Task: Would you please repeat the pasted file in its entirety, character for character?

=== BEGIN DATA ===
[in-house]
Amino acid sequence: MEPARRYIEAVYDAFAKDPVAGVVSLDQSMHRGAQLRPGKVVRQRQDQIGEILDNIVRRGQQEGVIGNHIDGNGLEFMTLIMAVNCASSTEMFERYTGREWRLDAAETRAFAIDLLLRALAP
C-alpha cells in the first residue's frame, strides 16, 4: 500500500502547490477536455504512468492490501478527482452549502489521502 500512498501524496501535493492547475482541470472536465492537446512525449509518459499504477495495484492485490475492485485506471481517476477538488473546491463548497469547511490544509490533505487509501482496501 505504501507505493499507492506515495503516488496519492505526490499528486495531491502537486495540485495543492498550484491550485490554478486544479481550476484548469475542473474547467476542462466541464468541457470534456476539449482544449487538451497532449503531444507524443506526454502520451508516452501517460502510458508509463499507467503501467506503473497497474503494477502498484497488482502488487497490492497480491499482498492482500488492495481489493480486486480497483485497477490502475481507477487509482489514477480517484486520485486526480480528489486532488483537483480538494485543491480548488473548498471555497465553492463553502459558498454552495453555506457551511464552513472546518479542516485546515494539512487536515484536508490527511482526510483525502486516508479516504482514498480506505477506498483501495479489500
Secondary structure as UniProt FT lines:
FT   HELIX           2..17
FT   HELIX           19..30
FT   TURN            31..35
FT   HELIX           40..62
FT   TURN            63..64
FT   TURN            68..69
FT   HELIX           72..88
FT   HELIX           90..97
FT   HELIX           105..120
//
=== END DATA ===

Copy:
[in-house]
Amino acid sequence: MEPARRYIEAVYDAFAKDPVAGVVSLDQSMHRGAQLRPGKVVRQRQDQIGEILDNIVRRGQQEGVIGNHIDGNGLEFMTLIMAVNCASSTEMFERYTGREWRLDAAETRAFAIDLLLRALAP
C-alpha cells in the first residue's frame, strides 16, 4: 500500500502547490477536455504512468492490501478527482452549502489521502 500512498501524496501535493492547475482541470472536465492537446512525449509518459499504477495495484492485490475492485485506471481517476477538488473546491463548497469547511490544509490533505487509501482496501 505504501507505493499507492506515495503516488496519492505526490499528486495531491502537486495540485495543492498550484491550485490554478486544479481550476484548469475542473474547467476542462466541464468541457470534456476539449482544449487538451497532449503531444507524443506526454502520451508516452501517460502510458508509463499507467503501467506503473497497474503494477502498484497488482502488487497490492497480491499482498492482500488492495481489493480486486480497483485497477490502475481507477487509482489514477480517484486520485486526480480528489486532488483537483480538494485543491480548488473548498471555497465553492463553502459558498454552495453555506457551511464552513472546518479542516485546515494539512487536515484536508490527511482526510483525502486516508479516504482514498480506505477506498483501495479489500
Secondary structure as UniProt FT lines:
FT   HELIX           2..17
FT   HELIX           19..30
FT   TURN            31..35
FT   HELIX           40..62
FT   TURN            63..64
FT   TURN            68..69
FT   HELIX           72..88
FT   HELIX           90..97
FT   HELIX           105..120
//